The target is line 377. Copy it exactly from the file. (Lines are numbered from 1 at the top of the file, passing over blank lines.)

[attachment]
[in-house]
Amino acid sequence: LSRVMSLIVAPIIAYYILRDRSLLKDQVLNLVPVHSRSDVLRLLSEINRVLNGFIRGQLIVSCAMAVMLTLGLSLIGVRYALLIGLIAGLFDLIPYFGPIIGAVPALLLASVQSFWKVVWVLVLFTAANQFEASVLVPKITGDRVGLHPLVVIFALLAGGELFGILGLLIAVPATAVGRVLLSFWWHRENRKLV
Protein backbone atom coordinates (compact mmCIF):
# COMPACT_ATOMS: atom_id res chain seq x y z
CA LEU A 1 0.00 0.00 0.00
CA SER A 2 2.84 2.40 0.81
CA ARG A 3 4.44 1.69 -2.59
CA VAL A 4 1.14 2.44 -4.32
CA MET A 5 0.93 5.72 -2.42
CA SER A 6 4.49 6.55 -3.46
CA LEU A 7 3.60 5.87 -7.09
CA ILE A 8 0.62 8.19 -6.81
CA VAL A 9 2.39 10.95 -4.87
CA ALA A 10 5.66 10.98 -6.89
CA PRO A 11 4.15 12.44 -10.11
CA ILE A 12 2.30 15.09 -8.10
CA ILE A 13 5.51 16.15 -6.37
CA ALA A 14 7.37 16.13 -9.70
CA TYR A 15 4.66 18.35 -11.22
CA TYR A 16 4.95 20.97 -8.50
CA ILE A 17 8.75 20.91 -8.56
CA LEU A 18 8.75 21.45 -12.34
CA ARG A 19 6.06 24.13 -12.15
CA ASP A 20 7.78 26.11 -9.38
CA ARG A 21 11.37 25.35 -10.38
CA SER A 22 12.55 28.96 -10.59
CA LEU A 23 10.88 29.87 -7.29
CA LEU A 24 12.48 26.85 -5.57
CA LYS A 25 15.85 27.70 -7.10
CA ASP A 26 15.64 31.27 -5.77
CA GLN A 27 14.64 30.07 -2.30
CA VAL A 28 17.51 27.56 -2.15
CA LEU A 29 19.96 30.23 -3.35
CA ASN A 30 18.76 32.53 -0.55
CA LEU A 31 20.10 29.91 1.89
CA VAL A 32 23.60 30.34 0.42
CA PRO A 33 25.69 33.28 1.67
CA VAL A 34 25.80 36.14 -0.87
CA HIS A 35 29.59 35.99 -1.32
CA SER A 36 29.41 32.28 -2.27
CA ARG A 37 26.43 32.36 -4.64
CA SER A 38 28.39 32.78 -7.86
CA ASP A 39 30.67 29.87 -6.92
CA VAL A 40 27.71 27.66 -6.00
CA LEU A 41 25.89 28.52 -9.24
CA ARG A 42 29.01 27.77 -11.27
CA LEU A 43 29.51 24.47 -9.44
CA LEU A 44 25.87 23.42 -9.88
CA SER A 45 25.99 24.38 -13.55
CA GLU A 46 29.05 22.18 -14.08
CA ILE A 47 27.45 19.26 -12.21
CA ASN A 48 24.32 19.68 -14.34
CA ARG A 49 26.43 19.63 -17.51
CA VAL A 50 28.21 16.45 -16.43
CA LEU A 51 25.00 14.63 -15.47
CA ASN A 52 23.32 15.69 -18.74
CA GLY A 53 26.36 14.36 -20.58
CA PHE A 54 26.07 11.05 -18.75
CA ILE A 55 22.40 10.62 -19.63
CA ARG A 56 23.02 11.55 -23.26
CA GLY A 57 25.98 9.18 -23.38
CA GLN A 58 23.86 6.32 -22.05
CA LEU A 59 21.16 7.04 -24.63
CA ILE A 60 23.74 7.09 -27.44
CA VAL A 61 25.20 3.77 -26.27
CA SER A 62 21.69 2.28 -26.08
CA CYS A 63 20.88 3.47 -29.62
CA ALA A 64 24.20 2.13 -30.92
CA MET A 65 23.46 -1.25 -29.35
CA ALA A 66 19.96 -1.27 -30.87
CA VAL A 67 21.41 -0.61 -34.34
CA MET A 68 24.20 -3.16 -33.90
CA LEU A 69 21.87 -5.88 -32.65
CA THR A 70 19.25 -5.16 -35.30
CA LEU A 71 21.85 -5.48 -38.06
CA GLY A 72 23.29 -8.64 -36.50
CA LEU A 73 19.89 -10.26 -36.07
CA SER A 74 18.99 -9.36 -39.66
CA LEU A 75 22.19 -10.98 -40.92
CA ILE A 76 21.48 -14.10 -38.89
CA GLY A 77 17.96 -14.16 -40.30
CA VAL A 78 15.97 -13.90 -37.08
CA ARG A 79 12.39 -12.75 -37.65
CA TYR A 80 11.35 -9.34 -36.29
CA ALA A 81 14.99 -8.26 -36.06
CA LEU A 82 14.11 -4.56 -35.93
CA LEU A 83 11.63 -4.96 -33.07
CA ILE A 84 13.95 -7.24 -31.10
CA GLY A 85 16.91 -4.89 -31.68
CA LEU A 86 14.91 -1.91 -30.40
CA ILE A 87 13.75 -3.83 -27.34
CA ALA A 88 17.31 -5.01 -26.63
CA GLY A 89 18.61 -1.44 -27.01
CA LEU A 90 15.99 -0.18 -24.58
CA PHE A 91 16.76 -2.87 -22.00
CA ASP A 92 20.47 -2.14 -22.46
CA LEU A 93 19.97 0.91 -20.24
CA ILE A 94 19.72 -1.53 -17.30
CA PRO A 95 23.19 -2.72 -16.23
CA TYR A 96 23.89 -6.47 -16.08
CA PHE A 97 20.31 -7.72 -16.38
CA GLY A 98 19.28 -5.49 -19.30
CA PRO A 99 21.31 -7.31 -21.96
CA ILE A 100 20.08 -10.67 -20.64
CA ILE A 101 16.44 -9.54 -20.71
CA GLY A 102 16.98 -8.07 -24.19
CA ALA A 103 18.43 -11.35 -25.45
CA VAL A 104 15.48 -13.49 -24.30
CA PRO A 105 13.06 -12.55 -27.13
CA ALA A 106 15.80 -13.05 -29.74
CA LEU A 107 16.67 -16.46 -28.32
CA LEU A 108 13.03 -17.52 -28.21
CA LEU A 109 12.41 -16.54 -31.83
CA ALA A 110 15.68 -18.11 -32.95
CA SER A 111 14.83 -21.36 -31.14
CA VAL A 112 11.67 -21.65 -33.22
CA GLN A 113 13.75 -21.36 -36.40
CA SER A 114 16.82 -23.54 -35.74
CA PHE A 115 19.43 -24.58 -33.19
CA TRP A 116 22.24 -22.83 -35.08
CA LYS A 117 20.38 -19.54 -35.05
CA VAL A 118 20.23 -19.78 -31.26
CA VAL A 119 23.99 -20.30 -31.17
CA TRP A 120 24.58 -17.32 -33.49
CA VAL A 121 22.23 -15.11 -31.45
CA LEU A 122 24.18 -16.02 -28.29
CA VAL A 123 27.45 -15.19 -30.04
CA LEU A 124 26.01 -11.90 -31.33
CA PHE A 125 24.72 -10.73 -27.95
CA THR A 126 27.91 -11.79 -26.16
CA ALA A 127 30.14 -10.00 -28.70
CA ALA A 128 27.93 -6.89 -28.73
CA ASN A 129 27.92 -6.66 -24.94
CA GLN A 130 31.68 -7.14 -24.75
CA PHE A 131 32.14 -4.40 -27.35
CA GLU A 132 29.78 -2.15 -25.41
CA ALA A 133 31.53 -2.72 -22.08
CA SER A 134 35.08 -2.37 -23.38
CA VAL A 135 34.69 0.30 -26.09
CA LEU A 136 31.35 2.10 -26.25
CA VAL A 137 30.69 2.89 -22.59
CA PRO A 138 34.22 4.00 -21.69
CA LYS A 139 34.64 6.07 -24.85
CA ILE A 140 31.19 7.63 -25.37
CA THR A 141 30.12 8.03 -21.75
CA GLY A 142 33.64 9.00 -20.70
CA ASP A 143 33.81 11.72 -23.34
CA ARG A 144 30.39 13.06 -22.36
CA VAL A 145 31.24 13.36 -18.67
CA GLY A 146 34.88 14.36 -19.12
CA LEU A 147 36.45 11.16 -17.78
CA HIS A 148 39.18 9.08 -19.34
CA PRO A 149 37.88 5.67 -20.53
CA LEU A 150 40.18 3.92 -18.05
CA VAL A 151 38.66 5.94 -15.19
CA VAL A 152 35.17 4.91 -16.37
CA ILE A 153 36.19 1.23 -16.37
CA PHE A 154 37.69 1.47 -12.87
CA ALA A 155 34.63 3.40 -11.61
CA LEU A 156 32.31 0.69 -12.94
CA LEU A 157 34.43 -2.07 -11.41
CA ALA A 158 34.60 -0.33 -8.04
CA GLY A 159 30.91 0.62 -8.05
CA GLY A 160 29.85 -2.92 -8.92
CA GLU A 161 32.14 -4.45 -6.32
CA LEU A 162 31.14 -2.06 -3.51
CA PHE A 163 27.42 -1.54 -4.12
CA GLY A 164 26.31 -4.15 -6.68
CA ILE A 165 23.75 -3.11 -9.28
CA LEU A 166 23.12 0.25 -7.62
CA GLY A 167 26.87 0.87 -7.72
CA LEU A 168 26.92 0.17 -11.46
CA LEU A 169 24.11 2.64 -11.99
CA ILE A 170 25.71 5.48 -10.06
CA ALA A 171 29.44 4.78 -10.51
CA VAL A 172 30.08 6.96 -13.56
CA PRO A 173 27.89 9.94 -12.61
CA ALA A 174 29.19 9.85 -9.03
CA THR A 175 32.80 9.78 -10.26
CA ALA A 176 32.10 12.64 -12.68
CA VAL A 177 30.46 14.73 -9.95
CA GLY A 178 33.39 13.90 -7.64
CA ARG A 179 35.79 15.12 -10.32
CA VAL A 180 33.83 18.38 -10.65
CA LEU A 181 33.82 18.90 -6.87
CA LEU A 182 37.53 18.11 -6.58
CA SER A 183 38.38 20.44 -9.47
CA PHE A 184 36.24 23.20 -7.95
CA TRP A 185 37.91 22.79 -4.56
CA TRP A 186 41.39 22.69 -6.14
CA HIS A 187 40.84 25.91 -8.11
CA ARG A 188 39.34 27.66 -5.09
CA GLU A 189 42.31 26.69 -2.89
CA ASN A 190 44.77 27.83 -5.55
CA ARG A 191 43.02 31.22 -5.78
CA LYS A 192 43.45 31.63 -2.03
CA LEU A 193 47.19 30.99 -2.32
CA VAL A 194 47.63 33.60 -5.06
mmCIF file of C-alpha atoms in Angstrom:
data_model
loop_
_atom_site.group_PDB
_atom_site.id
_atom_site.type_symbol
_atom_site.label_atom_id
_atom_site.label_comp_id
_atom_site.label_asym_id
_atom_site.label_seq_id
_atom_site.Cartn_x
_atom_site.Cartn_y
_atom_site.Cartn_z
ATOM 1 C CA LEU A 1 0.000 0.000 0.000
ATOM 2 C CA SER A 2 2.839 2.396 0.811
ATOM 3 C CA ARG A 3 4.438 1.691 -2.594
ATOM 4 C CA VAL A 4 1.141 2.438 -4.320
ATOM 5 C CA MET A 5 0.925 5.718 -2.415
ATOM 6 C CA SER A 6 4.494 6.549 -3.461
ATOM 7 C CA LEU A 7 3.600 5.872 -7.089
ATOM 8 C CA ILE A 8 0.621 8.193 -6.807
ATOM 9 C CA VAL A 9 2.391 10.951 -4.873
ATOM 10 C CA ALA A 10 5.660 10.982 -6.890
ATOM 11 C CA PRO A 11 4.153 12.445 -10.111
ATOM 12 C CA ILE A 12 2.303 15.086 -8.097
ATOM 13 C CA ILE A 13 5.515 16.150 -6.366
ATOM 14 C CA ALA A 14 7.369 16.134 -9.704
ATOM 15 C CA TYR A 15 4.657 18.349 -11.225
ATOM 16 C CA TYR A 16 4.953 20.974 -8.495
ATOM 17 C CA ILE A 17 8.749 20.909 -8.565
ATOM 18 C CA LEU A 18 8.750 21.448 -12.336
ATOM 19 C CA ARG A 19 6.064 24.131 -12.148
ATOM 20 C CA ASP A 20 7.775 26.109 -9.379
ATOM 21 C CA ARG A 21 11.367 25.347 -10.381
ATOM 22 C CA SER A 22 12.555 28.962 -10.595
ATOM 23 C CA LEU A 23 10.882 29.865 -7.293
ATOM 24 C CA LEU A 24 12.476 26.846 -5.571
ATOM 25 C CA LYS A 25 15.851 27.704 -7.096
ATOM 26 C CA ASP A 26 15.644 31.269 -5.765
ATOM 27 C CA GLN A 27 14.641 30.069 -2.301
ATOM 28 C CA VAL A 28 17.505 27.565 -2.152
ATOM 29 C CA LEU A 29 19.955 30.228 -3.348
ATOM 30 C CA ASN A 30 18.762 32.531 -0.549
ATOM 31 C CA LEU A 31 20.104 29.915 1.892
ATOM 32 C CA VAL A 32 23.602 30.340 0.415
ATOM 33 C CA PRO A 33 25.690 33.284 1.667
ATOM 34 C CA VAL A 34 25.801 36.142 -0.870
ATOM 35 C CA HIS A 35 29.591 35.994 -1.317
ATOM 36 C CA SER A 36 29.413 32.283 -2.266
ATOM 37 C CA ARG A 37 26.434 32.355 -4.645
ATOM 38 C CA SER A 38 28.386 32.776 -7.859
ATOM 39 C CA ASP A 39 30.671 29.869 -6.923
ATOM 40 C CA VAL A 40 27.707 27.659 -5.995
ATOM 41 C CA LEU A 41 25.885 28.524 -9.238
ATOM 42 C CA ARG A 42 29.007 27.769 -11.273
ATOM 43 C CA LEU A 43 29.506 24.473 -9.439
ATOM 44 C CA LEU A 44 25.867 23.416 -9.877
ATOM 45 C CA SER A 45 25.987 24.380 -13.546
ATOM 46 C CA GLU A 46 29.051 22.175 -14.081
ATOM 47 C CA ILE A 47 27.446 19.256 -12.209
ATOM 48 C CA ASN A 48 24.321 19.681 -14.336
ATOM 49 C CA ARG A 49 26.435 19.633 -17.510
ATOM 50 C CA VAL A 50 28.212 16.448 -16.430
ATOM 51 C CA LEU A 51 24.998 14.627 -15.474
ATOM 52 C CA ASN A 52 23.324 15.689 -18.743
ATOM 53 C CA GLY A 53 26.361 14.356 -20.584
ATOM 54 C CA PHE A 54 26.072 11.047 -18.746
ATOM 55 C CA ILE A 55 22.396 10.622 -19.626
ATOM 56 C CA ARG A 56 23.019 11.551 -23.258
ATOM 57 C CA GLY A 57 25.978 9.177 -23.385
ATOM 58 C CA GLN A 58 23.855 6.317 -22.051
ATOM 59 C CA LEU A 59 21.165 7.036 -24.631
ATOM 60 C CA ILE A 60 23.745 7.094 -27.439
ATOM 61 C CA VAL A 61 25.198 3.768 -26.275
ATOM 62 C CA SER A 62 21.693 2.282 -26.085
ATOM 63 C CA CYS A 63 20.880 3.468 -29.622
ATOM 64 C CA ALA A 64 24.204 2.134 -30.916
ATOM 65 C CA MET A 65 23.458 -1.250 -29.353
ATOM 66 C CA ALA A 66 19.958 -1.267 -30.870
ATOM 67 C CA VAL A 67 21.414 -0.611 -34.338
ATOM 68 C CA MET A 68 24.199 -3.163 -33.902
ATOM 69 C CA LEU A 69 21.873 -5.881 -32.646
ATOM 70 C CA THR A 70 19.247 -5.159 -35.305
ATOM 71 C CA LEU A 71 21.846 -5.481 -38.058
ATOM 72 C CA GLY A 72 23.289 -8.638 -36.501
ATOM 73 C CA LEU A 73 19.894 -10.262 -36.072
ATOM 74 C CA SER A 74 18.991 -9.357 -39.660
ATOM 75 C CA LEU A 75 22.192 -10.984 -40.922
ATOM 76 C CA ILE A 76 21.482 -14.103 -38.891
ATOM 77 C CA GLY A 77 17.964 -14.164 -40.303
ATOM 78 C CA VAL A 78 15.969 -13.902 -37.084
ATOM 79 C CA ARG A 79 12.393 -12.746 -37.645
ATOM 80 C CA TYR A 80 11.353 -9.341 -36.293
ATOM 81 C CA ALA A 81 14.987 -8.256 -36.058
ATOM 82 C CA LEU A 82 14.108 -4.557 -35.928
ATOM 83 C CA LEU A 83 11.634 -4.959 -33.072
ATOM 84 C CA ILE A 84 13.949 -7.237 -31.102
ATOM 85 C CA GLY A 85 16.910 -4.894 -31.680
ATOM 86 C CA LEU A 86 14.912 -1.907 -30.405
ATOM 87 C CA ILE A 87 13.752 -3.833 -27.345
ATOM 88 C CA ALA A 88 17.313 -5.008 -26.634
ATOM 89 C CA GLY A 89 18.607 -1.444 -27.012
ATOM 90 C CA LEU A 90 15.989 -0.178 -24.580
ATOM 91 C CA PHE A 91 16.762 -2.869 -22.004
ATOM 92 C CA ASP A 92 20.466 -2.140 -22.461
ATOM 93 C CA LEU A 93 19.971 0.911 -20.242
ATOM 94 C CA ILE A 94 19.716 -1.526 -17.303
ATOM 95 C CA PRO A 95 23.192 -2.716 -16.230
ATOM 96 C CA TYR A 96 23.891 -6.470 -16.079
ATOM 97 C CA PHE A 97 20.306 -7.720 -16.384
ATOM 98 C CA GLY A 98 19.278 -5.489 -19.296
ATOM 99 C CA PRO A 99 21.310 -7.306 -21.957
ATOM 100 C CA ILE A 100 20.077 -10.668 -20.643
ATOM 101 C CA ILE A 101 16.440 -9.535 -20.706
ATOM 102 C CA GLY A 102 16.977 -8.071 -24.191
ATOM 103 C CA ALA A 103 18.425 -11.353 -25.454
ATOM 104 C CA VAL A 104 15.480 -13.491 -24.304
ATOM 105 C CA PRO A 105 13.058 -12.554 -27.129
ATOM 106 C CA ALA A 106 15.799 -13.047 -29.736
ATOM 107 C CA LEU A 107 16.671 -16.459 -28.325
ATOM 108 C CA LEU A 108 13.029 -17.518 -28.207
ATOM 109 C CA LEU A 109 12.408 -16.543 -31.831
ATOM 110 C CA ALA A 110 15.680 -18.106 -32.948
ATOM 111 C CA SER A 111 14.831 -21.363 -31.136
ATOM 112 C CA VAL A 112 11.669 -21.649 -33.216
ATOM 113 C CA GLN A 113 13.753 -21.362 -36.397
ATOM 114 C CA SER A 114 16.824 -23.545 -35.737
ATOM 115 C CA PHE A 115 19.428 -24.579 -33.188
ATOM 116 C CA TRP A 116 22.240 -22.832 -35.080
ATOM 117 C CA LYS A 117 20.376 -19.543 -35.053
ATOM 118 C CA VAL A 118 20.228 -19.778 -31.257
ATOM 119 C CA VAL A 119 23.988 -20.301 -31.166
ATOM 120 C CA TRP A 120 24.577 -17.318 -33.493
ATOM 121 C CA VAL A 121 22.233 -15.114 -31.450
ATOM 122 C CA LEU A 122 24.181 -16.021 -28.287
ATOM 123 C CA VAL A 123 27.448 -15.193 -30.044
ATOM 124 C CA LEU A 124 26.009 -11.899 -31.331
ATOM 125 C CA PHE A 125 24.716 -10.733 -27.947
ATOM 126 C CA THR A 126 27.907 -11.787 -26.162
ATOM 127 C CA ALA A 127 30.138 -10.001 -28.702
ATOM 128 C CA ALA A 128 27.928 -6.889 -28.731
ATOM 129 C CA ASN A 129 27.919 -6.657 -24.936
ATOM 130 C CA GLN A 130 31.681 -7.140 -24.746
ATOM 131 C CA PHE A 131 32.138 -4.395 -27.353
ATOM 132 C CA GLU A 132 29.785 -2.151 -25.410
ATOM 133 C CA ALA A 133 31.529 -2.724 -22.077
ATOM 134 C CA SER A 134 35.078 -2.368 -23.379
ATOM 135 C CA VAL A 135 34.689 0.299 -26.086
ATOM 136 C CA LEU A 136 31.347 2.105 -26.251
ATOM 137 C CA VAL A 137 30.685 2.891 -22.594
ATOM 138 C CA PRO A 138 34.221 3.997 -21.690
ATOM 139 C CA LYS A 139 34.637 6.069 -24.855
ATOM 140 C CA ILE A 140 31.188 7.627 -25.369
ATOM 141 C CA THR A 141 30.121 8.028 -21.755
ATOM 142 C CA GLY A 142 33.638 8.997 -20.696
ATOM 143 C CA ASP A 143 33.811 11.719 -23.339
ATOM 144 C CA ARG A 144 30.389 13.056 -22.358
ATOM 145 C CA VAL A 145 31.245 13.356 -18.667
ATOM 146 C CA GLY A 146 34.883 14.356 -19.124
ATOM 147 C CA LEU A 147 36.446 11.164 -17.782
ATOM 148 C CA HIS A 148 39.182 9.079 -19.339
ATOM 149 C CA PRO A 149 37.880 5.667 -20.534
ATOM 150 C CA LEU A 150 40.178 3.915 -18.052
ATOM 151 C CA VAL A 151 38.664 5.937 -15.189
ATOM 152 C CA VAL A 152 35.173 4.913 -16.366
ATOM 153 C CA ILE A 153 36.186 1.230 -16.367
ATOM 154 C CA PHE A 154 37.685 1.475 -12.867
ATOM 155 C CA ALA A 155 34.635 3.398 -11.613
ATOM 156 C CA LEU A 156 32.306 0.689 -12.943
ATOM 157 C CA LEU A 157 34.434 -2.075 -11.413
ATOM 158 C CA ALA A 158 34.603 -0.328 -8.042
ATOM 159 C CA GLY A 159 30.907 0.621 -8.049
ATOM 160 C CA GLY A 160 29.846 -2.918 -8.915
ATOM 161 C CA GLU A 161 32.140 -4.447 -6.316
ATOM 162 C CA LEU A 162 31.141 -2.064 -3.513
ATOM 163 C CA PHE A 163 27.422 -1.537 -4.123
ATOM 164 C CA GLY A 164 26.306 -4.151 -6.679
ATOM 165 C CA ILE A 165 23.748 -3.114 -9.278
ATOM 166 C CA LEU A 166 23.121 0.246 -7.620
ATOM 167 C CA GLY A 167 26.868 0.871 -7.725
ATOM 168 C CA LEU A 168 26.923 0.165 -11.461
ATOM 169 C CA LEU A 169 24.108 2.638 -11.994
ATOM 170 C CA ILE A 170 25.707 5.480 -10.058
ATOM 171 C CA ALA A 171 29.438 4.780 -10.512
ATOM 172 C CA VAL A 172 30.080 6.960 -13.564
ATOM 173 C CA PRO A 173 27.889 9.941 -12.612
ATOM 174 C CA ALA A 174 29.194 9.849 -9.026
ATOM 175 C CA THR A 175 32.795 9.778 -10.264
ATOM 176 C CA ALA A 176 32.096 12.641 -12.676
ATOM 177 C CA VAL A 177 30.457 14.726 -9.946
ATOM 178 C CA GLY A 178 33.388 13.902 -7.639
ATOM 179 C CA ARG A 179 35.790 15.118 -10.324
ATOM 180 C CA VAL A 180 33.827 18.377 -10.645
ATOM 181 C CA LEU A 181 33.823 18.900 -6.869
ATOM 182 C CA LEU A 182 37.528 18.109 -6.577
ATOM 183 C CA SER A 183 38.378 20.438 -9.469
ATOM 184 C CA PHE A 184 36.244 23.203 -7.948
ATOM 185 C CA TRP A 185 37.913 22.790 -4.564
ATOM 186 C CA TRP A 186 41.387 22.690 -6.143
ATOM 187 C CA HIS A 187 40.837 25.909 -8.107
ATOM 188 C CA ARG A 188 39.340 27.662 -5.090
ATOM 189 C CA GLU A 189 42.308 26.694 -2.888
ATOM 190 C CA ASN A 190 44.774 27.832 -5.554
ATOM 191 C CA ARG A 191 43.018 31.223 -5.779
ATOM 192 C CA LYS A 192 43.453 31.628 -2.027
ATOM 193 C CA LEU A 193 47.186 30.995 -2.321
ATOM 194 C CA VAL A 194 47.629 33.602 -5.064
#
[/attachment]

ATOM 166 C CA LEU A 166 23.121 0.246 -7.620